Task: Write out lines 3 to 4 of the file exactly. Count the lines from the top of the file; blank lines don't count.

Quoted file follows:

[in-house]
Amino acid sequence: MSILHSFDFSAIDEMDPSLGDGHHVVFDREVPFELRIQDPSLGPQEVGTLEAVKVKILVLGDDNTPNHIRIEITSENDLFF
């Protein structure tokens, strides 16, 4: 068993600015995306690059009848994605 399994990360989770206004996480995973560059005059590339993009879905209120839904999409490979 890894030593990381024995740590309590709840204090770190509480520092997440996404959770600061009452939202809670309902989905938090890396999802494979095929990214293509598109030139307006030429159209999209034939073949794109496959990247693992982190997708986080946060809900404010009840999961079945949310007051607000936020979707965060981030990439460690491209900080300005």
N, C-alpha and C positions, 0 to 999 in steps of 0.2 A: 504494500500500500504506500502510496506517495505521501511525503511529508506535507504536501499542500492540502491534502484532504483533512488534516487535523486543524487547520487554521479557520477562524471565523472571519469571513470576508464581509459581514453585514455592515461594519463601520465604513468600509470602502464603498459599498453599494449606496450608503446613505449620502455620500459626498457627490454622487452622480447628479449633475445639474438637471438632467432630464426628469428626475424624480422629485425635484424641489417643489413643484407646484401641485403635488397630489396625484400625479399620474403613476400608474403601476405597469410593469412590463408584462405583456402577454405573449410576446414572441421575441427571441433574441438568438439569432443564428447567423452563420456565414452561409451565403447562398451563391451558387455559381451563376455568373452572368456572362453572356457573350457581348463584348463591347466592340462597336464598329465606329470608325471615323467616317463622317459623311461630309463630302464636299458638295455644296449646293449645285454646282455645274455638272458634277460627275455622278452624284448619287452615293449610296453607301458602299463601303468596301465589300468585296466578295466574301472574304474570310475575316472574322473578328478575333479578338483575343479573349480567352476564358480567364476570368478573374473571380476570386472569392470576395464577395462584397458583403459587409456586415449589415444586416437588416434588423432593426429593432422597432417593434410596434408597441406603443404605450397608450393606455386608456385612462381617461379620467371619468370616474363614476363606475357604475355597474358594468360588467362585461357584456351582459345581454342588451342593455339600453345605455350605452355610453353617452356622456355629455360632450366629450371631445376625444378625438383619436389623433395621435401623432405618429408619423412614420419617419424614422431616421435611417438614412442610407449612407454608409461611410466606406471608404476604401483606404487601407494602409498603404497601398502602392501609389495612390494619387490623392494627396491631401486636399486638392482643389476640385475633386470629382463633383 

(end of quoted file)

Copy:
């Protein structure tokens, strides 16, 4: 068993600015995306690059009848994605 399994990360989770206004996480995973560059005059590339993009879905209120839904999409490979 890894030593990381024995740590309590709840204090770190509480520092997440996404959770600061009452939202809670309902989905938090890396999802494979095929990214293509598109030139307006030429159209999209034939073949794109496959990247693992982190997708986080946060809900404010009840999961079945949310007051607000936020979707965060981030990439460690491209900080300005």
N, C-alpha and C positions, 0 to 999 in steps of 0.2 A: 504494500500500500504506500502510496506517495505521501511525503511529508506535507504536501499542500492540502491534502484532504483533512488534516487535523486543524487547520487554521479557520477562524471565523472571519469571513470576508464581509459581514453585514455592515461594519463601520465604513468600509470602502464603498459599498453599494449606496450608503446613505449620502455620500459626498457627490454622487452622480447628479449633475445639474438637471438632467432630464426628469428626475424624480422629485425635484424641489417643489413643484407646484401641485403635488397630489396625484400625479399620474403613476400608474403601476405597469410593469412590463408584462405583456402577454405573449410576446414572441421575441427571441433574441438568438439569432443564428447567423452563420456565414452561409451565403447562398451563391451558387455559381451563376455568373452572368456572362453572356457573350457581348463584348463591347466592340462597336464598329465606329470608325471615323467616317463622317459623311461630309463630302464636299458638295455644296449646293449645285454646282455645274455638272458634277460627275455622278452624284448619287452615293449610296453607301458602299463601303468596301465589300468585296466578295466574301472574304474570310475575316472574322473578328478575333479578338483575343479573349480567352476564358480567364476570368478573374473571380476570386472569392470576395464577395462584397458583403459587409456586415449589415444586416437588416434588423432593426429593432422597432417593434410596434408597441406603443404605450397608450393606455386608456385612462381617461379620467371619468370616474363614476363606475357604475355597474358594468360588467362585461357584456351582459345581454342588451342593455339600453345605455350605452355610453353617452356622456355629455360632450366629450371631445376625444378625438383619436389623433395621435401623432405618429408619423412614420419617419424614422431616421435611417438614412442610407449612407454608409461611410466606406471608404476604401483606404487601407494602409498603404497601398502602392501609389495612390494619387490623392494627396491631401486636399486638392482643389476640385475633386470629382463633383 